A new way of desalination using capacitive deionization (CDI) technology is by inverting the potential profile (inverted capacitive deionization iCDI). This means ions adsorb to the electrodes at 0 V and desorb when biasing the electrodes to larger potential differences. Previously, this operation was achieved by preparing electrode materials with anionic and cationic surface charges. Here we show, as a novelty, that an inverted CDI operation is also possible with conventional activated carbon electrodes when used in combination with ion exchange membranes (inverted membrane capacitive deionization iMCDI). Further we show that, the salt separation could be increased to 5.2 mg/g using 0 V for ion loading and −1.5 V for regeneration of polyelectrolyte-activated carbon composite electrodes. These are made with a water soluble styrene butadiene rubber binder and positively (poly(diallyldimethyl-ammoniumchloride)) and negatively charged (polystyrene sulfonate) polyelectrolytes and used in combination with ion exchange membranes. This leads to increased separation performance, and exergy efficiency, whereas cumulative exergy loss values remain low, indicating promising resource use efficiencies, competitive with conventional membrane capacitive deionization (MCDI).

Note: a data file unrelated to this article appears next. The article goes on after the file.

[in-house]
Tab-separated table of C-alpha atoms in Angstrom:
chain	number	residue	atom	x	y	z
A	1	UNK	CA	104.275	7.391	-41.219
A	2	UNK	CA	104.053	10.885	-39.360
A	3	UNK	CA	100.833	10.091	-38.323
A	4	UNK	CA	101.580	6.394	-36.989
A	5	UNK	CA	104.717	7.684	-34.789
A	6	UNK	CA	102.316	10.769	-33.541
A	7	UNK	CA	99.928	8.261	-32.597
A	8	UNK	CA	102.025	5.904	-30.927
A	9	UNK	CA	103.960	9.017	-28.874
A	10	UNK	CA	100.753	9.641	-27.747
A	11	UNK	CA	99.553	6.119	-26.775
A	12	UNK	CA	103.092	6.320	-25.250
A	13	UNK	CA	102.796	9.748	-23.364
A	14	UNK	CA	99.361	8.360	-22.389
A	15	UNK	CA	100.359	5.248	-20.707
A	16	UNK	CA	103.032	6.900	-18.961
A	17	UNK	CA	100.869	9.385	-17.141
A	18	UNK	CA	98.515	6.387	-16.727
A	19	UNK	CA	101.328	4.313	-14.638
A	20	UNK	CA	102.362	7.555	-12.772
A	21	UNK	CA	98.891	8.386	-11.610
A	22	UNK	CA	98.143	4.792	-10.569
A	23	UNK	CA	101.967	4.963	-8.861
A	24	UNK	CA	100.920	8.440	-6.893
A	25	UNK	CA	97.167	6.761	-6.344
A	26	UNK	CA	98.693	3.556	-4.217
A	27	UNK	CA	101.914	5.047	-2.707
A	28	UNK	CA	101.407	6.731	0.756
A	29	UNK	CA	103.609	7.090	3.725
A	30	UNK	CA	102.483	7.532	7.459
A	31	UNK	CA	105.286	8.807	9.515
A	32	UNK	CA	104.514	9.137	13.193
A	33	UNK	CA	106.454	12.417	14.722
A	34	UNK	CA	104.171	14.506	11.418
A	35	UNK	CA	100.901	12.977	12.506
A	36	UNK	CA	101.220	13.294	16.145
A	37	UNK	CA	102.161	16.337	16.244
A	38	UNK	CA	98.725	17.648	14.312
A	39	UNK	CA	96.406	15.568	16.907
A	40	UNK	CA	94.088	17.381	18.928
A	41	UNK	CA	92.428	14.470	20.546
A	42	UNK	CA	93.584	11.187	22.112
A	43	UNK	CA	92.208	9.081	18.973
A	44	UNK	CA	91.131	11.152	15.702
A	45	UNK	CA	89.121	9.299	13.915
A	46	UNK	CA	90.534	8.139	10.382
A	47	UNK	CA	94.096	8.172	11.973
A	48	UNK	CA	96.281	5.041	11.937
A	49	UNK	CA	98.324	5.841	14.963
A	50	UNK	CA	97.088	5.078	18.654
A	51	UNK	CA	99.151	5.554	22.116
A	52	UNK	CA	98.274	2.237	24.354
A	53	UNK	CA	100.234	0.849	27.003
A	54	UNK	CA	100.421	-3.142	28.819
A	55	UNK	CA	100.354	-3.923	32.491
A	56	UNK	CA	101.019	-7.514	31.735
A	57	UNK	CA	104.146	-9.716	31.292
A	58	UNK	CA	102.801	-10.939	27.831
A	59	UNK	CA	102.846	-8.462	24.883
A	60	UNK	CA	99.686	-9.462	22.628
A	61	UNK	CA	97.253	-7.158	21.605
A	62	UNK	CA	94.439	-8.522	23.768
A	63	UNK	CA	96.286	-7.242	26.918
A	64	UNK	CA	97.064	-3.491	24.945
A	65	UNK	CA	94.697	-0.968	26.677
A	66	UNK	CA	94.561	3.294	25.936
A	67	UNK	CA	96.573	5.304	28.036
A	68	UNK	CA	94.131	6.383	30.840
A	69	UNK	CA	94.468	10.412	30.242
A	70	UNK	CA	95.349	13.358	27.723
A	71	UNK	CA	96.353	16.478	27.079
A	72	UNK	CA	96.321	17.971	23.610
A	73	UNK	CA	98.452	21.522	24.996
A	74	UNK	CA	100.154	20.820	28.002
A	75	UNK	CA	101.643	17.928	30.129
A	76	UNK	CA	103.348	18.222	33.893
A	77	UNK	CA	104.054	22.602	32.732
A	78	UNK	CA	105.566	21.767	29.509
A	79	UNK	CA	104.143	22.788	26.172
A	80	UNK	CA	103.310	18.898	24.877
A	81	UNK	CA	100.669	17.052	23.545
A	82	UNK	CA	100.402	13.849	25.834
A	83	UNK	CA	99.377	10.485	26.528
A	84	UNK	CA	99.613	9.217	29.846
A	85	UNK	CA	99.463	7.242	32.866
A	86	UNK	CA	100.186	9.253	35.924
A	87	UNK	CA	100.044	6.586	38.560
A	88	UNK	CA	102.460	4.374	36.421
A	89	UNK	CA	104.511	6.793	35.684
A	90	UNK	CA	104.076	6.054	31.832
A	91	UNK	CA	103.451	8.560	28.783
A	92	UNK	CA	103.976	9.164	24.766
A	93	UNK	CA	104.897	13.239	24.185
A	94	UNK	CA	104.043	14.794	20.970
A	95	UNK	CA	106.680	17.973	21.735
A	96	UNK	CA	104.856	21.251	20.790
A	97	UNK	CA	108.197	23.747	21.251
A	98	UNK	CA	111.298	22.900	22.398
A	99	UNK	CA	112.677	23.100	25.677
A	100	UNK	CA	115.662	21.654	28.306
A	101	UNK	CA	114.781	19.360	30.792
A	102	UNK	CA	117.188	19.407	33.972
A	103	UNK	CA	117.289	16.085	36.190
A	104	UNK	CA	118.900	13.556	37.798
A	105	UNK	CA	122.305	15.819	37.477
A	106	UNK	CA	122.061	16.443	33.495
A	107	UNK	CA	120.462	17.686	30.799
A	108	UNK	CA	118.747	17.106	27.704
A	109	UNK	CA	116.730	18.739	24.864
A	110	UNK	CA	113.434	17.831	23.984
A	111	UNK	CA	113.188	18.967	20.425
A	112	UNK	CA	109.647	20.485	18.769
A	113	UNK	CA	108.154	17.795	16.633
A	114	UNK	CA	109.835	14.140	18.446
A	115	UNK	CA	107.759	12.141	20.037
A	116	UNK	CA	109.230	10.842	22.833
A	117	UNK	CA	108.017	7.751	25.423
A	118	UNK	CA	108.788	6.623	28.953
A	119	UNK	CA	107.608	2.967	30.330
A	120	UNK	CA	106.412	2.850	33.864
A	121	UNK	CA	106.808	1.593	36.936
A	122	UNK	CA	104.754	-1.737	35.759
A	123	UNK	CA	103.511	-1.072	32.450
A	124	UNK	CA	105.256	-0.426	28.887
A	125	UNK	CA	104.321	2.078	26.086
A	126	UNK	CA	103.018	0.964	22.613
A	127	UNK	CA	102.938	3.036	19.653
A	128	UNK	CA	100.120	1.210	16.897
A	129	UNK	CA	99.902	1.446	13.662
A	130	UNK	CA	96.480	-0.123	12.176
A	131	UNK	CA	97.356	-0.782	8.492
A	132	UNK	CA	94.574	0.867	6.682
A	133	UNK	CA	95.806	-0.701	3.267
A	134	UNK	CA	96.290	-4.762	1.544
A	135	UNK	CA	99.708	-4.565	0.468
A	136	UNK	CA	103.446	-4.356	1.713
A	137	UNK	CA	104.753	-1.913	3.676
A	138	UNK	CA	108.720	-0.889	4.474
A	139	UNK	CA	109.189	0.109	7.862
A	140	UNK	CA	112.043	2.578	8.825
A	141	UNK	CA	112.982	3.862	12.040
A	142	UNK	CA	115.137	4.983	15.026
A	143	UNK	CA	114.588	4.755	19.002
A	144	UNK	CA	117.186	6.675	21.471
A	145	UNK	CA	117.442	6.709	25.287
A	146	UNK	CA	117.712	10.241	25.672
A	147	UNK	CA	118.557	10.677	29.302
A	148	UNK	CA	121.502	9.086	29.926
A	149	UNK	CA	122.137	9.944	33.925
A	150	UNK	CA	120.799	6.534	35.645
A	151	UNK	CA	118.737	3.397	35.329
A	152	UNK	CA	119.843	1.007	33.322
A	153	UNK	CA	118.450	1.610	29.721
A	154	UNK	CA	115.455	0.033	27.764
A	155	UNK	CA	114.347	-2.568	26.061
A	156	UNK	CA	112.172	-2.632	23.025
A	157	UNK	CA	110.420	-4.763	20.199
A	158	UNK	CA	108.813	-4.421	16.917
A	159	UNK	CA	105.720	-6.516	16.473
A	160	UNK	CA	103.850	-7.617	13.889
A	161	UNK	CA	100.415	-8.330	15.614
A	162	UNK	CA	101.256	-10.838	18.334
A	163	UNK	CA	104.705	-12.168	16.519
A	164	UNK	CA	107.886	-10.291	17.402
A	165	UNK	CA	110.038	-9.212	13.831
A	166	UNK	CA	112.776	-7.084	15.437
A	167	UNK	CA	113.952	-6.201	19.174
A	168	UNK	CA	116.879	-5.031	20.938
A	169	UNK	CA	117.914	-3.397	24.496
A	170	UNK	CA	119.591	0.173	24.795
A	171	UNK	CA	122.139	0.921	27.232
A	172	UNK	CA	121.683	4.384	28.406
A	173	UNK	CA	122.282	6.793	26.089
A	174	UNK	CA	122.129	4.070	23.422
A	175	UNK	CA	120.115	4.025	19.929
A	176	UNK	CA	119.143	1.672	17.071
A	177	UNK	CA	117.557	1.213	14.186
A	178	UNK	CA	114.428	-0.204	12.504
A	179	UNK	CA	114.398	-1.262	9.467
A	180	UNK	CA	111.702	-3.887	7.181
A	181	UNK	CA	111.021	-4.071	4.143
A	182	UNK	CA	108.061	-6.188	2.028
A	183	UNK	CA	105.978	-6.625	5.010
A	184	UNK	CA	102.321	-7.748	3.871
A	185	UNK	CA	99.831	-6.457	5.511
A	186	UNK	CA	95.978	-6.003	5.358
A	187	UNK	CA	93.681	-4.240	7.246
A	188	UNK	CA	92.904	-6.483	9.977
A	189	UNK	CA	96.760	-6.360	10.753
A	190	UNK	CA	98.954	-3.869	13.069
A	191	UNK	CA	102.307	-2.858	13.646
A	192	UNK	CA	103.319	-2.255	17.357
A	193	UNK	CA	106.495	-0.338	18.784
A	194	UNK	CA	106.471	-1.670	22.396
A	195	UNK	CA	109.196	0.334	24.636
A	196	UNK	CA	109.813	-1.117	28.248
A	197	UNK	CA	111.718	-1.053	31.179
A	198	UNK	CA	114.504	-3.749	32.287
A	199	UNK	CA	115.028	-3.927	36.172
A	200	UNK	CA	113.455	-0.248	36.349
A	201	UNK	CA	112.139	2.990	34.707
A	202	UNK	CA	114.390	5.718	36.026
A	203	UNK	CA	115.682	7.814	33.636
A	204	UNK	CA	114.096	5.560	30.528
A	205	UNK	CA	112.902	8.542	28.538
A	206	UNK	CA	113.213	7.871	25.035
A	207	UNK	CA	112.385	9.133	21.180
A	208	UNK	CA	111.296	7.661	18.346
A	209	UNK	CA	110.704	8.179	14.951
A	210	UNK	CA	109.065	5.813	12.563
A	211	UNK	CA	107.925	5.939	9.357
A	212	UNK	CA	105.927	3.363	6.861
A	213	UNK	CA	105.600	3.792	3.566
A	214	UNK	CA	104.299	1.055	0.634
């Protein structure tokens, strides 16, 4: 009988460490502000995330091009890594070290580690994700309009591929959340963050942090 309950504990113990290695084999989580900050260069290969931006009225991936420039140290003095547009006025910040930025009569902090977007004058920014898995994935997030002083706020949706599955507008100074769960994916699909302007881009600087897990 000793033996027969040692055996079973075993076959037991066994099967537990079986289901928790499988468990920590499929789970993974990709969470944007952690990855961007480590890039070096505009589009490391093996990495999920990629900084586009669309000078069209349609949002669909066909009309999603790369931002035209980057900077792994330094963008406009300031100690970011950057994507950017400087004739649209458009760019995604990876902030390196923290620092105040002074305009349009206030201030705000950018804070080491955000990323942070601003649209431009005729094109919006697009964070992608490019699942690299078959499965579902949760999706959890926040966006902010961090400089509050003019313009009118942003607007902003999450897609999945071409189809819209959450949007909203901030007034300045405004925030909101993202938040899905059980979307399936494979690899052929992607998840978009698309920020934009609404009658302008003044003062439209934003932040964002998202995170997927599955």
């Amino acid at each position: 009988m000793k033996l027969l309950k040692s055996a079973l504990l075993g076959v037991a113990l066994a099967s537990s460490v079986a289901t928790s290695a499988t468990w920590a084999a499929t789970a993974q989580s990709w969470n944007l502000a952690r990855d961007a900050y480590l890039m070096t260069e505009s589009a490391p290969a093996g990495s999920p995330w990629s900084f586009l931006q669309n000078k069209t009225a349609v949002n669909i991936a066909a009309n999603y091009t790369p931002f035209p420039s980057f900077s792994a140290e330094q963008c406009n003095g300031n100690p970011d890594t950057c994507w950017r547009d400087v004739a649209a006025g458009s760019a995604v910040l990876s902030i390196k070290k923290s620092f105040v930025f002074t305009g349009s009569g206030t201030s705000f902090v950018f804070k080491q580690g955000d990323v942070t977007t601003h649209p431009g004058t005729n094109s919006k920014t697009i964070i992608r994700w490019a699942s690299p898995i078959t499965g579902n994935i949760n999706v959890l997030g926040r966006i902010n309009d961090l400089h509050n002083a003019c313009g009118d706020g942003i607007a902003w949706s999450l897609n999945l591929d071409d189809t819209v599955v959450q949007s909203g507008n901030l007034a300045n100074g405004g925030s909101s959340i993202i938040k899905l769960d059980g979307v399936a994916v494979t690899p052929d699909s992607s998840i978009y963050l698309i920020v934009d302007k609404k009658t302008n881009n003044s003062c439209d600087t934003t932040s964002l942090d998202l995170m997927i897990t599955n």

- Carbon electrodes
- Exergy analysis
- Inverted capacitive deionization
- Ion exchange membranes
- Membrane capacitive deionization